Twenty years ago today I drove through the front gates of CIA Headquarters. It was the first time I did so as an employee of the Central Intelligence Agency. It was a strange feeling, being stopped by the guards, having them find my name on the list of new employees, and being directed through the multipe layers of security to ultimately find my destination: new employee orientation.
At the time, I thought the CIA was going to be a lifelong career. It definitely could have been, but after six years, three months, and two children, I ultimately decided to shift my priorities. Still, I enjoyed the work at CIA, both the challenges and the feeling that I was living history as it was being made. I also loved the atmosphere in those halls and the way the employees seemed to connect so well with one another. Perhaps it was because we had all been so carefully screened to get there, or because we all knew that when we passed through those gates each night we could no longer speak of what we had seen or what we had done that day. Whatever it was, many friendships were formed and many confidences were shared.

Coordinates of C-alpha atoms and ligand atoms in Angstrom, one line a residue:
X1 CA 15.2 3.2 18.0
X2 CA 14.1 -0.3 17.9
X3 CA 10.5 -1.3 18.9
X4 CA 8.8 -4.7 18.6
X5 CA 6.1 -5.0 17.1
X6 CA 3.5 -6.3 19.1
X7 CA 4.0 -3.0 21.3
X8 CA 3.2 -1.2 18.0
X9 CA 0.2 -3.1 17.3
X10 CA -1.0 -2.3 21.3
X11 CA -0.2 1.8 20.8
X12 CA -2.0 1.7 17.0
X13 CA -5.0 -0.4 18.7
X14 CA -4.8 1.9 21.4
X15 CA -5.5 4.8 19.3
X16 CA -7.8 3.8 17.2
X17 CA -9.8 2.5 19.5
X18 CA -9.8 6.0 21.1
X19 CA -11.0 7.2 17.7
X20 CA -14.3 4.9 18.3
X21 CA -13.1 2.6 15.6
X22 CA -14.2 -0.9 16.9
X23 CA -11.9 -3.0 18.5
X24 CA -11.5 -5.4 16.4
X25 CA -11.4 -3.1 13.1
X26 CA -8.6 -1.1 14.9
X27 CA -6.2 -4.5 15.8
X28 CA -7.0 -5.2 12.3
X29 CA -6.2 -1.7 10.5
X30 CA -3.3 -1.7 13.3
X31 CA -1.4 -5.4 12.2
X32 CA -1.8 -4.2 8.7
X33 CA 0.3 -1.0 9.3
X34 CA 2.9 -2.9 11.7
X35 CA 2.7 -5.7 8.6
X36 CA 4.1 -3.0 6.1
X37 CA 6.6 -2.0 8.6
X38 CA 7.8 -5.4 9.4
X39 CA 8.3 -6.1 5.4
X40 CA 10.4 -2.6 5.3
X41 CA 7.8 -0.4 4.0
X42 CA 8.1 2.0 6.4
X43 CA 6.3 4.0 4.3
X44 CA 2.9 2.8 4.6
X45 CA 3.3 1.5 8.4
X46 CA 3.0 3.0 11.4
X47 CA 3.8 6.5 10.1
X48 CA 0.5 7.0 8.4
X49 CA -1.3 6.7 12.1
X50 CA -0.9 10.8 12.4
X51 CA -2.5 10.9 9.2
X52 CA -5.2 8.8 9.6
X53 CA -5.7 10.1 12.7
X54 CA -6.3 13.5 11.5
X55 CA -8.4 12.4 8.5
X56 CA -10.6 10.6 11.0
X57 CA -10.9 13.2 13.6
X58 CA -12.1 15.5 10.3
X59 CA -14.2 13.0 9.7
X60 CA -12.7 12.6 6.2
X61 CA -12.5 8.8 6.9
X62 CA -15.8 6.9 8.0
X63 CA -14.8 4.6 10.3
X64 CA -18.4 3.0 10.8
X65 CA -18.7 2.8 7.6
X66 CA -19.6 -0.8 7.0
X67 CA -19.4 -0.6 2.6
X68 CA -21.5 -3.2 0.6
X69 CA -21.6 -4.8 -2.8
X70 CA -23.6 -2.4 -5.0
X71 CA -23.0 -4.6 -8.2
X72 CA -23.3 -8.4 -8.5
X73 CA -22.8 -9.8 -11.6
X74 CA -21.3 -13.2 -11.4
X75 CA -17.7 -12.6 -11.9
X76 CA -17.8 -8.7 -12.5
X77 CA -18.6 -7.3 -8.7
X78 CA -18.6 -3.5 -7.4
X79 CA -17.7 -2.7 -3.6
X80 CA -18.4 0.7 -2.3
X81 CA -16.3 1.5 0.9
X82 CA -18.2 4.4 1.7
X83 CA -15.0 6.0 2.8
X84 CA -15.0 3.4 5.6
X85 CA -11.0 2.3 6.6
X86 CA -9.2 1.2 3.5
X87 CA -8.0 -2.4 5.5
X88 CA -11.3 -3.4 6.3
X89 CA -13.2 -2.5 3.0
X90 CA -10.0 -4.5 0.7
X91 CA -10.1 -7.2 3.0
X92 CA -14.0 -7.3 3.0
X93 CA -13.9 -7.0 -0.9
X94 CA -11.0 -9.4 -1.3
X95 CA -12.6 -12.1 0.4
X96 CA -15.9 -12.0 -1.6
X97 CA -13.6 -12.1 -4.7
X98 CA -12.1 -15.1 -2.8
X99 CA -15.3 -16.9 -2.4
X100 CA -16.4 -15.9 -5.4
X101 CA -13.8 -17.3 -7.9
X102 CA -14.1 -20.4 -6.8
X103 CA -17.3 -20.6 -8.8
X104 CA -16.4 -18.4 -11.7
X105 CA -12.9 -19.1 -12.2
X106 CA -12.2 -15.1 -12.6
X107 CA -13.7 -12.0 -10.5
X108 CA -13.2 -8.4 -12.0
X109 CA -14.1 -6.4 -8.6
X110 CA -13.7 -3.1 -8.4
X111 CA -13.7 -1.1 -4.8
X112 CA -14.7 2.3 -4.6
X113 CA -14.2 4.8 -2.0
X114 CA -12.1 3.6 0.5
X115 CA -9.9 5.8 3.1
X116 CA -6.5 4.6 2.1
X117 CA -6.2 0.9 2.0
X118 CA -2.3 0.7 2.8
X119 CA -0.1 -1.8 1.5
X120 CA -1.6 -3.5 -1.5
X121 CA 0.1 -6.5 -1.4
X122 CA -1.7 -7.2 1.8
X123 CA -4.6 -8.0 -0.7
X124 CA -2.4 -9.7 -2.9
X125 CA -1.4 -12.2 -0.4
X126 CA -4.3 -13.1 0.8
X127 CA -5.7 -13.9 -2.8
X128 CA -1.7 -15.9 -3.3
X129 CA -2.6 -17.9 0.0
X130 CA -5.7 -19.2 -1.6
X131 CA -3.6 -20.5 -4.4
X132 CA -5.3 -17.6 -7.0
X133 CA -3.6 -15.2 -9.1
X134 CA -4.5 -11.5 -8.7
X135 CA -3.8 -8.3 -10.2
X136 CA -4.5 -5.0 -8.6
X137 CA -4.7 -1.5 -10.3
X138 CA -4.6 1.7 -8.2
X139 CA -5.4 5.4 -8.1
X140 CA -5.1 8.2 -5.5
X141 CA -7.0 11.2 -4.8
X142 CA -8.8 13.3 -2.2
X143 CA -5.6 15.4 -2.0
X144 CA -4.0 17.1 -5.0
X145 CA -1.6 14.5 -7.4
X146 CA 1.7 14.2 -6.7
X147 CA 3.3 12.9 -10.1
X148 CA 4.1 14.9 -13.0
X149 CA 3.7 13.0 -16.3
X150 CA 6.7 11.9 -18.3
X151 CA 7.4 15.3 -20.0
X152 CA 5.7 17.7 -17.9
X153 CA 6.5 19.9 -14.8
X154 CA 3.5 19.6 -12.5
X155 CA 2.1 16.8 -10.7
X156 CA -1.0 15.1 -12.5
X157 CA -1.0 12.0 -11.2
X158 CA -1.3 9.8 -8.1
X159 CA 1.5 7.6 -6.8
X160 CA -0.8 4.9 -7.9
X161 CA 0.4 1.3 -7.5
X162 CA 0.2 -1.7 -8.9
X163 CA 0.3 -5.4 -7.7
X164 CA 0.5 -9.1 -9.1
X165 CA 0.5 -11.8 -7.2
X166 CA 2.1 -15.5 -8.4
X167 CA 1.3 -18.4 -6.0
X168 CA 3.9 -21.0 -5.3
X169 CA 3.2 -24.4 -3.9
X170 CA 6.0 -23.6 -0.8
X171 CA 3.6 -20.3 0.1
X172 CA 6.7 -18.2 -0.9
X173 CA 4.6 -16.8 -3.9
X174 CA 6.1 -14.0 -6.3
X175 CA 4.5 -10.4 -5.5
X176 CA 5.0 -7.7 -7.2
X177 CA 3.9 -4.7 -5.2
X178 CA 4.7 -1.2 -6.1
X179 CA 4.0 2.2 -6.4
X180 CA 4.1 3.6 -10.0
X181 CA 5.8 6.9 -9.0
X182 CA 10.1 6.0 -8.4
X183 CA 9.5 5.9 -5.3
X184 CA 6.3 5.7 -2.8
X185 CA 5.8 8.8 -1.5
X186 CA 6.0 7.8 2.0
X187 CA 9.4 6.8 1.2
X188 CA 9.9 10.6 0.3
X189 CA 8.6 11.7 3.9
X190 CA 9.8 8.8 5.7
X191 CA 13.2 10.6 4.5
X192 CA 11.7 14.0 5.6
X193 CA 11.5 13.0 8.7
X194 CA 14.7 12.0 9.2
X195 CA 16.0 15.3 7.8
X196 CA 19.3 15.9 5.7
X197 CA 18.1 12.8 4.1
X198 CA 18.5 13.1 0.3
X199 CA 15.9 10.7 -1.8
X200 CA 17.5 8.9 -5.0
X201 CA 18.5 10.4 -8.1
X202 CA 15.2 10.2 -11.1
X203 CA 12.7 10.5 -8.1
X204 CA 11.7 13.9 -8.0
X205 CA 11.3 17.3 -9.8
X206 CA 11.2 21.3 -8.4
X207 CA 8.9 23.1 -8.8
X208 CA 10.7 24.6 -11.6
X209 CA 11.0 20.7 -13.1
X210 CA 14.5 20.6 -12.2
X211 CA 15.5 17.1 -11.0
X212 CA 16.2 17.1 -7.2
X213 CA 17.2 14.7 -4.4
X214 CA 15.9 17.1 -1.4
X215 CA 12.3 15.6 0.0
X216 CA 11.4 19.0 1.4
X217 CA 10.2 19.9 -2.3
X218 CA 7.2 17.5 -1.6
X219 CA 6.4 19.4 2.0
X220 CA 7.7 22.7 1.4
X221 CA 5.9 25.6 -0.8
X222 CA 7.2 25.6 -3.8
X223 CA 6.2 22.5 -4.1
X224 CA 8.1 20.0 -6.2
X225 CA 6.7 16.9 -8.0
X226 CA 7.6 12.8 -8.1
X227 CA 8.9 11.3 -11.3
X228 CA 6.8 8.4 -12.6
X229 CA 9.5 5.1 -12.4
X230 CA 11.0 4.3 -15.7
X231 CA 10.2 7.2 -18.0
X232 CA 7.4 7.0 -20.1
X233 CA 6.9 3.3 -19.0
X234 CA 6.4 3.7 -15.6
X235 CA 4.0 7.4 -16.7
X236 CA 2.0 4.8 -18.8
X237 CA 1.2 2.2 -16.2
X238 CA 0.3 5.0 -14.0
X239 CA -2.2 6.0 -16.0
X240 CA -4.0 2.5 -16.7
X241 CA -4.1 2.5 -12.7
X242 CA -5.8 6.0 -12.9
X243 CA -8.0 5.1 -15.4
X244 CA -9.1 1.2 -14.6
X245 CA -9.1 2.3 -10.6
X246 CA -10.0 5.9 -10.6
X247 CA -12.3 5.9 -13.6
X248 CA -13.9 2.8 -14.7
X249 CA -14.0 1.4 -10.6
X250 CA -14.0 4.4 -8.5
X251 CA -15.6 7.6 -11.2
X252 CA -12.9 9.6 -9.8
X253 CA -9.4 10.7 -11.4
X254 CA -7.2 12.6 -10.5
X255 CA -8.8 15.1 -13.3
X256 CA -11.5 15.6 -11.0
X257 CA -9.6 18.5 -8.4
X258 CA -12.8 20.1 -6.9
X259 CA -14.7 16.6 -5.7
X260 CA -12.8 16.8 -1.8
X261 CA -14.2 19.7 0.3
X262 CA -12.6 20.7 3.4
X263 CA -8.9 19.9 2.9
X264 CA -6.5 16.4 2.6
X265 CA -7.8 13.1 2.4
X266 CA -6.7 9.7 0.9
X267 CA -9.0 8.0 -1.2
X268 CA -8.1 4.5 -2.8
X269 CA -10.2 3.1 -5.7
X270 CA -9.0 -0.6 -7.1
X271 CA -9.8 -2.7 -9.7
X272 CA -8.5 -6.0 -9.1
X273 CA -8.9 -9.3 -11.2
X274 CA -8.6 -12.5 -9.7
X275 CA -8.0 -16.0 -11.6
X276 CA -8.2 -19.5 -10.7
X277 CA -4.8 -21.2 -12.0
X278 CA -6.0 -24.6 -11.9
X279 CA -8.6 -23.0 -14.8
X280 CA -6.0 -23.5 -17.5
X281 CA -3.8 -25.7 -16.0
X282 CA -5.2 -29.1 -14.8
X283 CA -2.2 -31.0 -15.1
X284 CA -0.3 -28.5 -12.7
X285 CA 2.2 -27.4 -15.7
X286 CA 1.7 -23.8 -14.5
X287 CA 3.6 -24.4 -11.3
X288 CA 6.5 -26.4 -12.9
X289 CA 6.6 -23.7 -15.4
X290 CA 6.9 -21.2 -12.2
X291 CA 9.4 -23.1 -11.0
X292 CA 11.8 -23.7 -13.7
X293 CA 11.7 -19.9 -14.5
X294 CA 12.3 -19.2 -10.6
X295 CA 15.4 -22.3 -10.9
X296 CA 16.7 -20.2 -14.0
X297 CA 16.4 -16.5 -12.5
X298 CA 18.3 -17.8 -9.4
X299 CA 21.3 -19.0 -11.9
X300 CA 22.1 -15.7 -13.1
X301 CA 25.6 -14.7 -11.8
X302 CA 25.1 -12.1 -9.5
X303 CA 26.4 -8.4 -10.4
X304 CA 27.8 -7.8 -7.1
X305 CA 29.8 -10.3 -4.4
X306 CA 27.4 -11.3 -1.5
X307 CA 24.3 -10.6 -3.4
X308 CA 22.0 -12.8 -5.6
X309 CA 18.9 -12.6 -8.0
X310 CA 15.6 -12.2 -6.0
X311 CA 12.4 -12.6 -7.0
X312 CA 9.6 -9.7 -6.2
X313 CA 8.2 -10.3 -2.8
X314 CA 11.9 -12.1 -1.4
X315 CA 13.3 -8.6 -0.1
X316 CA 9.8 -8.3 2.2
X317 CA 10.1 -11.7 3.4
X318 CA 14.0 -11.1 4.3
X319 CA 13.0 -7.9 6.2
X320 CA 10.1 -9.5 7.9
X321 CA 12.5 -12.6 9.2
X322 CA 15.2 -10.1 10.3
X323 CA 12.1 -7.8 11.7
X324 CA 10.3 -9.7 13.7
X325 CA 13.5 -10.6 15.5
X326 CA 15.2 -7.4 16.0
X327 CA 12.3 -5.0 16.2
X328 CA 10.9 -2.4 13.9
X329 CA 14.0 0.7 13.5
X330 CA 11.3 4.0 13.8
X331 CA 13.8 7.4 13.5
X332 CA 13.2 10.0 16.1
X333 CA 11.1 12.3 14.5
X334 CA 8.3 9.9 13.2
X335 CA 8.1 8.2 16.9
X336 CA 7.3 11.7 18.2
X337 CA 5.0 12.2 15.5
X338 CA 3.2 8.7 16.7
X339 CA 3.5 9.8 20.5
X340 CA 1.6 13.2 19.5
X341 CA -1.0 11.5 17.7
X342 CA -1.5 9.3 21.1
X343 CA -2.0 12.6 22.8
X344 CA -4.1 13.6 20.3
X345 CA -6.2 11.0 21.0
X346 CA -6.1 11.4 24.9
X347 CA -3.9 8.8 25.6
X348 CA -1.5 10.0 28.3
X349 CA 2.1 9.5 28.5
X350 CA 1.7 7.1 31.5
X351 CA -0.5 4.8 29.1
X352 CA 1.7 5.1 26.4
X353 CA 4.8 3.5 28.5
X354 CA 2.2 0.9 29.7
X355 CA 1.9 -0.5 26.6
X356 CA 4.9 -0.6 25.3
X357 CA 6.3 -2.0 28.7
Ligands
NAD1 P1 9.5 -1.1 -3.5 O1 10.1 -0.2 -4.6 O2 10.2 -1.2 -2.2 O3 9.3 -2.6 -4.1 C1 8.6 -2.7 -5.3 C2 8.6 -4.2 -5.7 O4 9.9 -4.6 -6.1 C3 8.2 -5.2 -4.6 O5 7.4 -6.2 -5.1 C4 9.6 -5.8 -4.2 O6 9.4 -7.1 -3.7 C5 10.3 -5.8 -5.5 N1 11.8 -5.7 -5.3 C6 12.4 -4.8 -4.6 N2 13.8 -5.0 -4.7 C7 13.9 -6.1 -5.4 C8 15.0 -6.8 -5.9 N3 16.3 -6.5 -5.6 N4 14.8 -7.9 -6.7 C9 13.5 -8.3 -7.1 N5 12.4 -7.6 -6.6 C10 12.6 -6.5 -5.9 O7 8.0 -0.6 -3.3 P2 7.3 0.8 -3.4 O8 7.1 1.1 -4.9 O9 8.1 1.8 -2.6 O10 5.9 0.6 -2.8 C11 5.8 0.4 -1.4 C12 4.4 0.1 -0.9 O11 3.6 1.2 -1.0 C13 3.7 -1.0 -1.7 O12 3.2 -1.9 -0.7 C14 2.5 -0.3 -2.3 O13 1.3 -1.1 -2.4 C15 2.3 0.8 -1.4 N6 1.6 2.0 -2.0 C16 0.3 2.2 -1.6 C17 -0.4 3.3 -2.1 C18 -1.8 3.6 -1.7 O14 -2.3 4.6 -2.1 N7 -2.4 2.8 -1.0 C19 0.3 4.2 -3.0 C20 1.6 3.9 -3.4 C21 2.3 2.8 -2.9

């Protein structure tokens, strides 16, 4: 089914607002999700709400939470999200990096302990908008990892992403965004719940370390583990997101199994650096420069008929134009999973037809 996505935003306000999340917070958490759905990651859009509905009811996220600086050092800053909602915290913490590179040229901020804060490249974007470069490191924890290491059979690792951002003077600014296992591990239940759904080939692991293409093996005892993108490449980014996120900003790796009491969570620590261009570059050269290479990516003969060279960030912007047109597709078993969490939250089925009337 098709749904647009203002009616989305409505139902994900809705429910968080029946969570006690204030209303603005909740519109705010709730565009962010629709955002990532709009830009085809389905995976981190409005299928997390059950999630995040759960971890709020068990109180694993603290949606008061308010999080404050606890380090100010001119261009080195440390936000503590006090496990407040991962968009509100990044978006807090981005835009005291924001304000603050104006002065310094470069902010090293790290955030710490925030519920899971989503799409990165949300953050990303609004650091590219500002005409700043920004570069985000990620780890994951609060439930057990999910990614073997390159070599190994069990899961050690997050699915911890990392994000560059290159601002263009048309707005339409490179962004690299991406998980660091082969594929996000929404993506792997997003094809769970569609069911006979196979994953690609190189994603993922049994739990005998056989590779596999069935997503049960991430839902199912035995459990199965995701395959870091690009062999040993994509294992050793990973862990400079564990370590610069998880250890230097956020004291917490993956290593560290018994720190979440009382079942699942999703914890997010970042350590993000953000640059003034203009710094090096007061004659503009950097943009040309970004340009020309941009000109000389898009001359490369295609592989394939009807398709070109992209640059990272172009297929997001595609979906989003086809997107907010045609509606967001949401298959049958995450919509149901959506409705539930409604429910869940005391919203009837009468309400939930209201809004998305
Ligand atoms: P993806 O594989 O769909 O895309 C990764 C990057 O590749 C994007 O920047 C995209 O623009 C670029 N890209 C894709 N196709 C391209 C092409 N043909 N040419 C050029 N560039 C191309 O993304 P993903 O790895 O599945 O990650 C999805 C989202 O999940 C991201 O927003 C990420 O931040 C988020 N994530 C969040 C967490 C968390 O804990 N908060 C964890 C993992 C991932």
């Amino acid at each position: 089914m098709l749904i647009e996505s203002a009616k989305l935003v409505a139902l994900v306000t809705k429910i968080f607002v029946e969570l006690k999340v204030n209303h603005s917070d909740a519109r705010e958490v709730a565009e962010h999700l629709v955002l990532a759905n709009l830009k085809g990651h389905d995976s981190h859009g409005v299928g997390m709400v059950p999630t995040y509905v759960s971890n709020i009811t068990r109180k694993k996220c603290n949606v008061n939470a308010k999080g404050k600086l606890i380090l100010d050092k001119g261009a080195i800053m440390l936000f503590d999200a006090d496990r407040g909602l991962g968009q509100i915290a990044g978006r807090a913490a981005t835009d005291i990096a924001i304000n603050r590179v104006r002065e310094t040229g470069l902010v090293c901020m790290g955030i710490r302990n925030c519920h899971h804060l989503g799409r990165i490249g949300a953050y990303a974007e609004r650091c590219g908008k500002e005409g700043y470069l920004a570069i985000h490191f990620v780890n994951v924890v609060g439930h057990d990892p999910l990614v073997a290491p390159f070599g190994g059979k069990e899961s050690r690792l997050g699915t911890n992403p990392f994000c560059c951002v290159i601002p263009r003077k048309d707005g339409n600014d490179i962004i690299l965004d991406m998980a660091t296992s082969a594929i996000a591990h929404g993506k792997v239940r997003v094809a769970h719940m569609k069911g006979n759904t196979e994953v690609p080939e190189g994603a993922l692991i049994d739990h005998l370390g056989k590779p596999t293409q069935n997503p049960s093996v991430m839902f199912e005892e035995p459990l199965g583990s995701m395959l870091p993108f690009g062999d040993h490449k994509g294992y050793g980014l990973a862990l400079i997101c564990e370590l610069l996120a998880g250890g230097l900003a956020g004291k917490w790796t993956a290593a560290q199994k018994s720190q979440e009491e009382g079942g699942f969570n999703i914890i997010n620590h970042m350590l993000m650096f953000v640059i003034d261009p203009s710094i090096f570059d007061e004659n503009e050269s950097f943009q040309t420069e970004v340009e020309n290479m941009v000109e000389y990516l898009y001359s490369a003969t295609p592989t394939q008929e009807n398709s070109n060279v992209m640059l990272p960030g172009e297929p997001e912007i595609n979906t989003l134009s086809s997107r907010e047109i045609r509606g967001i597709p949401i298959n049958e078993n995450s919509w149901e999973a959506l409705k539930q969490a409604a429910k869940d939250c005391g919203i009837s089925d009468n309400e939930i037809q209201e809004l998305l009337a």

As I look back on the years I worked at the CIA, I find myself a bit nostalgic. I miss the energy of those halls, the feeling of unity of the employees, and the shared ambition to keep this country safe. Mostly, I miss the people.
So I have spent today remembering my early days with the Agency and the wonder of being a new employee. And when the school busses dropped my children off in staggering intervals, I was reminded of what was important enough to make me want to give up that part of my life.